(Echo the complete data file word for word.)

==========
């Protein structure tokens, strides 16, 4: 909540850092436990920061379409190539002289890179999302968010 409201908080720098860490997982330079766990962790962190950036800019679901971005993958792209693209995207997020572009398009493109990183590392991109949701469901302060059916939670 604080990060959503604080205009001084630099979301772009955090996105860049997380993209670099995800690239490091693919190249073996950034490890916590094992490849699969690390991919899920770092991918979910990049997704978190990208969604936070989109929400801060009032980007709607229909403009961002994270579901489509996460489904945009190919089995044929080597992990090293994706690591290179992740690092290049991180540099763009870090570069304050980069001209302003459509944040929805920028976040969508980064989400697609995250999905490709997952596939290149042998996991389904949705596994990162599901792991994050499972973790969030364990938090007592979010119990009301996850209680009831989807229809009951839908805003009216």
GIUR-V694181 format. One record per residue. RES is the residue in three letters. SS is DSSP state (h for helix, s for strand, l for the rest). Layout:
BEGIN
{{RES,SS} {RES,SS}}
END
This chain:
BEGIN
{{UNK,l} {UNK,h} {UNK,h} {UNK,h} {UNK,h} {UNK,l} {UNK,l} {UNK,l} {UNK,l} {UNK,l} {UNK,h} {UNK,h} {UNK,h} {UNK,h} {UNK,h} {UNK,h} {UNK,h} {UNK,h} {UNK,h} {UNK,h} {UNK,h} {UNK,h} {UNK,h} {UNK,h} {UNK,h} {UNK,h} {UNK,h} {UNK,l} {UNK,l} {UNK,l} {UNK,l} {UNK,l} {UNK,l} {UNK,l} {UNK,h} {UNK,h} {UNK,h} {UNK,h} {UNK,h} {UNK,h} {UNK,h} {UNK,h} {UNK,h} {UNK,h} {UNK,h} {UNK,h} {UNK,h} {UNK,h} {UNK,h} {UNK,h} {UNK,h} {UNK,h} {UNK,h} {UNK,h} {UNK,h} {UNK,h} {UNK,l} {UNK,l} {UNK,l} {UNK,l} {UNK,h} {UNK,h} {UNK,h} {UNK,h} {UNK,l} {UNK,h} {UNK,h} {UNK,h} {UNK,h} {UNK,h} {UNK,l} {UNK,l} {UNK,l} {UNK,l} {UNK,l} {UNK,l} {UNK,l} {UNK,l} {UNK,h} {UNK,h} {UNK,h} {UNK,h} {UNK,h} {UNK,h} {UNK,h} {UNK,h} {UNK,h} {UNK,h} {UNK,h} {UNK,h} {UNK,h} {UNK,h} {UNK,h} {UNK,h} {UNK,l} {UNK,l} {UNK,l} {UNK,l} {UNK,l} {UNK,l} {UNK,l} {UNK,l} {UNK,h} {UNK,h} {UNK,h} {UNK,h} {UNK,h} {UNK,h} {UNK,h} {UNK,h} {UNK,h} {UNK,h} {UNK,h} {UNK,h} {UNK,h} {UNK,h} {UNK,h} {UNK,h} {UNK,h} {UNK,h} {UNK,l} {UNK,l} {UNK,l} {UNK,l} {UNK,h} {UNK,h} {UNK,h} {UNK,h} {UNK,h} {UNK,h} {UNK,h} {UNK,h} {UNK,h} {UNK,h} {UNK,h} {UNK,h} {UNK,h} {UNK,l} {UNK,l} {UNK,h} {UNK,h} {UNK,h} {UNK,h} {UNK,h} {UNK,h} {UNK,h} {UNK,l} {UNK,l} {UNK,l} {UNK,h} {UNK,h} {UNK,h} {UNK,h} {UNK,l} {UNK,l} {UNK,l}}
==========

């Protein structure tokens, strides 16, 4: 909540850092436990920061379409190539002289890179999302968010 409201908080720098860490997982330079766990962790962190950036800019679901971005993958792209693209995207997020572009398009493109990183590392991109949701469901302060059916939670 604080990060959503604080205009001084630099979301772009955090996105860049997380993209670099995800690239490091693919190249073996950034490890916590094992490849699969690390991919899920770092991918979910990049997704978190990208969604936070989109929400801060009032980007709607229909403009961002994270579901489509996460489904945009190919089995044929080597992990090293994706690591290179992740690092290049991180540099763009870090570069304050980069001209302003459509944040929805920028976040969508980064989400697609995250999905490709997952596939290149042998996991389904949705596994990162599901792991994050499972973790969030364990938090007592979010119990009301996850209680009831989807229809009951839908805003009216």
GIUR-V694181 format. One record per residue. RES is the residue in three letters. SS is DSSP state (h for helix, s for strand, l for the rest). Layout:
BEGIN
{{RES,SS} {RES,SS}}
END
This chain:
BEGIN
{{UNK,l} {UNK,h} {UNK,h} {UNK,h} {UNK,h} {UNK,l} {UNK,l} {UNK,l} {UNK,l} {UNK,l} {UNK,h} {UNK,h} {UNK,h} {UNK,h} {UNK,h} {UNK,h} {UNK,h} {UNK,h} {UNK,h} {UNK,h} {UNK,h} {UNK,h} {UNK,h} {UNK,h} {UNK,h} {UNK,h} {UNK,h} {UNK,l} {UNK,l} {UNK,l} {UNK,l} {UNK,l} {UNK,l} {UNK,l} {UNK,h} {UNK,h} {UNK,h} {UNK,h} {UNK,h} {UNK,h} {UNK,h} {UNK,h} {UNK,h} {UNK,h} {UNK,h} {UNK,h} {UNK,h} {UNK,h} {UNK,h} {UNK,h} {UNK,h} {UNK,h} {UNK,h} {UNK,h} {UNK,h} {UNK,h} {UNK,l} {UNK,l} {UNK,l} {UNK,l} {UNK,h} {UNK,h} {UNK,h} {UNK,h} {UNK,l} {UNK,h} {UNK,h} {UNK,h} {UNK,h} {UNK,h} {UNK,l} {UNK,l} {UNK,l} {UNK,l} {UNK,l} {UNK,l} {UNK,l} {UNK,l} {UNK,h} {UNK,h} {UNK,h} {UNK,h} {UNK,h} {UNK,h} {UNK,h} {UNK,h} {UNK,h} {UNK,h} {UNK,h} {UNK,h} {UNK,h} {UNK,h} {UNK,h} {UNK,h} {UNK,l} {UNK,l} {UNK,l} {UNK,l} {UNK,l} {UNK,l} {UNK,l} {UNK,l} {UNK,h} {UNK,h} {UNK,h} {UNK,h} {UNK,h} {UNK,h} {UNK,h} {UNK,h} {UNK,h} {UNK,h} {UNK,h} {UNK,h} {UNK,h} {UNK,h} {UNK,h} {UNK,h} {UNK,h} {UNK,h} {UNK,l} {UNK,l} {UNK,l} {UNK,l} {UNK,h} {UNK,h} {UNK,h} {UNK,h} {UNK,h} {UNK,h} {UNK,h} {UNK,h} {UNK,h} {UNK,h} {UNK,h} {UNK,h} {UNK,h} {UNK,l} {UNK,l} {UNK,h} {UNK,h} {UNK,h} {UNK,h} {UNK,h} {UNK,h} {UNK,h} {UNK,l} {UNK,l} {UNK,l} {UNK,h} {UNK,h} {UNK,h} {UNK,h} {UNK,l} {UNK,l} {UNK,l}}